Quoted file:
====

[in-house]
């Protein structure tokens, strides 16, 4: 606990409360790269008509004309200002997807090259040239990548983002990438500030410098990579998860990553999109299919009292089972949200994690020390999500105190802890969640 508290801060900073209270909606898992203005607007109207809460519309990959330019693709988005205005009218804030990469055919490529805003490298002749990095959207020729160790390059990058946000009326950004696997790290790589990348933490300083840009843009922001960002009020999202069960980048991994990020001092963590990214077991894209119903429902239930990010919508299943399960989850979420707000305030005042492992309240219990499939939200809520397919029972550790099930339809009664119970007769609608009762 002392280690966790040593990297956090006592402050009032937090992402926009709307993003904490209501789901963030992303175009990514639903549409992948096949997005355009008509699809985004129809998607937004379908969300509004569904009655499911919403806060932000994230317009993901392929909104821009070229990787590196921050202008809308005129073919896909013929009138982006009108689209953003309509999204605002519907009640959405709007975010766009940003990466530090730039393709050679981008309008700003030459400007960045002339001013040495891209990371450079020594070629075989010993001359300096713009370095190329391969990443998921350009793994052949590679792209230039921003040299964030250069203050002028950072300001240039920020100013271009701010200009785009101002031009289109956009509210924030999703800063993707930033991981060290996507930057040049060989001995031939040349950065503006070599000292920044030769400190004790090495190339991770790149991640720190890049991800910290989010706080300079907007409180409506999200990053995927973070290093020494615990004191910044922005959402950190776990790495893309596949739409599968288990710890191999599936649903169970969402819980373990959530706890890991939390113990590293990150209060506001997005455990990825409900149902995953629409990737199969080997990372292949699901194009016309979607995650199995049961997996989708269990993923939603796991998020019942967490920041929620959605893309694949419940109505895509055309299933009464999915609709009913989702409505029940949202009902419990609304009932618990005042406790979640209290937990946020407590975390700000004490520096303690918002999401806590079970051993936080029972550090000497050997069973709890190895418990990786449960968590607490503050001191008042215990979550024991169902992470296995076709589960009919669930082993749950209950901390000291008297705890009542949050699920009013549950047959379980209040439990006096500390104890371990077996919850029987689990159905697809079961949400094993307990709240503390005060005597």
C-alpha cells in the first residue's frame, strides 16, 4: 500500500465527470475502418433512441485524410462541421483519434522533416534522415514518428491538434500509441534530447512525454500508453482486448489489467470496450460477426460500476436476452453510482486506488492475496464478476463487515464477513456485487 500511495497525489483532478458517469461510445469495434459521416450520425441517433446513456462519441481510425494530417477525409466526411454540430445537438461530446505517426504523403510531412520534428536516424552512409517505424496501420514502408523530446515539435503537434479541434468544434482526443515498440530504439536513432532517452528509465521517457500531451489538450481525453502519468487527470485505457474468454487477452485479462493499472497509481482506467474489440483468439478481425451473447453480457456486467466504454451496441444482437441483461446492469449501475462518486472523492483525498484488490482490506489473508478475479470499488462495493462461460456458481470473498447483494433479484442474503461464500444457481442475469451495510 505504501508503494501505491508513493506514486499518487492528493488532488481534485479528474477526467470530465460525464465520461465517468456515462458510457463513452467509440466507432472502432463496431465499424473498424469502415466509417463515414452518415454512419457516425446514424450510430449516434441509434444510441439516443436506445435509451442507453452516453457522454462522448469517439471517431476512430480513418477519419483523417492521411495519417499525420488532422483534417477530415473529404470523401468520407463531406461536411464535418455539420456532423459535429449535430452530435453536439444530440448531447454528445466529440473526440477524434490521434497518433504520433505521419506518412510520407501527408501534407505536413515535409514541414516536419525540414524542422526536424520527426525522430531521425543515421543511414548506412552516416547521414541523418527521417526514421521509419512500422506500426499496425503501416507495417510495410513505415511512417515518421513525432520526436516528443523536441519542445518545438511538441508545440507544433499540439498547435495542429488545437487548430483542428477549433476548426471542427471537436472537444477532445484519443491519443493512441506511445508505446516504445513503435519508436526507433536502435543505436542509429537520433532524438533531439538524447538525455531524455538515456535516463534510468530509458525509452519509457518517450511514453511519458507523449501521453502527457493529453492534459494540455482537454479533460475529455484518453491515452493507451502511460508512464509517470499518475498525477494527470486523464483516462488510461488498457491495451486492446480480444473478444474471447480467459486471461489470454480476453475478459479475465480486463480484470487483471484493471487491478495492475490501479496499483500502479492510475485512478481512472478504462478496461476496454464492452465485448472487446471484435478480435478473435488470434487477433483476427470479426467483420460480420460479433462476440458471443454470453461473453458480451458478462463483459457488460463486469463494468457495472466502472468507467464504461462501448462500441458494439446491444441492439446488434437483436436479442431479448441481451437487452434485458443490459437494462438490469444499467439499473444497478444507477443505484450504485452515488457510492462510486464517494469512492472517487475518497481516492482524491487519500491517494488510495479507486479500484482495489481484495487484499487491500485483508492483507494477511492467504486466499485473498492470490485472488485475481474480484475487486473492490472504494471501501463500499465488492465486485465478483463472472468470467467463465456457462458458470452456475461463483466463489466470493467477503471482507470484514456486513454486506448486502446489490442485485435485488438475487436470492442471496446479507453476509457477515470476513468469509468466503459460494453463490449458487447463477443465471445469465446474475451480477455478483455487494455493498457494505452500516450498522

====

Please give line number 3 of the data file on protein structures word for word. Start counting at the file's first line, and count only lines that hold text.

C-alpha cells in the first residue's frame, strides 16, 4: 500500500465527470475502418433512441485524410462541421483519434522533416534522415514518428491538434500509441534530447512525454500508453482486448489489467470496450460477426460500476436476452453510482486506488492475496464478476463487515464477513456485487 500511495497525489483532478458517469461510445469495434459521416450520425441517433446513456462519441481510425494530417477525409466526411454540430445537438461530446505517426504523403510531412520534428536516424552512409517505424496501420514502408523530446515539435503537434479541434468544434482526443515498440530504439536513432532517452528509465521517457500531451489538450481525453502519468487527470485505457474468454487477452485479462493499472497509481482506467474489440483468439478481425451473447453480457456486467466504454451496441444482437441483461446492469449501475462518486472523492483525498484488490482490506489473508478475479470499488462495493462461460456458481470473498447483494433479484442474503461464500444457481442475469451495510 505504501508503494501505491508513493506514486499518487492528493488532488481534485479528474477526467470530465460525464465520461465517468456515462458510457463513452467509440466507432472502432463496431465499424473498424469502415466509417463515414452518415454512419457516425446514424450510430449516434441509434444510441439516443436506445435509451442507453452516453457522454462522448469517439471517431476512430480513418477519419483523417492521411495519417499525420488532422483534417477530415473529404470523401468520407463531406461536411464535418455539420456532423459535429449535430452530435453536439444530440448531447454528445466529440473526440477524434490521434497518433504520433505521419506518412510520407501527408501534407505536413515535409514541414516536419525540414524542422526536424520527426525522430531521425543515421543511414548506412552516416547521414541523418527521417526514421521509419512500422506500426499496425503501416507495417510495410513505415511512417515518421513525432520526436516528443523536441519542445518545438511538441508545440507544433499540439498547435495542429488545437487548430483542428477549433476548426471542427471537436472537444477532445484519443491519443493512441506511445508505446516504445513503435519508436526507433536502435543505436542509429537520433532524438533531439538524447538525455531524455538515456535516463534510468530509458525509452519509457518517450511514453511519458507523449501521453502527457493529453492534459494540455482537454479533460475529455484518453491515452493507451502511460508512464509517470499518475498525477494527470486523464483516462488510461488498457491495451486492446480480444473478444474471447480467459486471461489470454480476453475478459479475465480486463480484470487483471484493471487491478495492475490501479496499483500502479492510475485512478481512472478504462478496461476496454464492452465485448472487446471484435478480435478473435488470434487477433483476427470479426467483420460480420460479433462476440458471443454470453461473453458480451458478462463483459457488460463486469463494468457495472466502472468507467464504461462501448462500441458494439446491444441492439446488434437483436436479442431479448441481451437487452434485458443490459437494462438490469444499467439499473444497478444507477443505484450504485452515488457510492462510486464517494469512492472517487475518497481516492482524491487519500491517494488510495479507486479500484482495489481484495487484499487491500485483508492483507494477511492467504486466499485473498492470490485472488485475481474480484475487486473492490472504494471501501463500499465488492465486485465478483463472472468470467467463465456457462458458470452456475461463483466463489466470493467477503471482507470484514456486513454486506448486502446489490442485485435485488438475487436470492442471496446479507453476509457477515470476513468469509468466503459460494453463490449458487447463477443465471445469465446474475451480477455478483455487494455493498457494505452500516450498522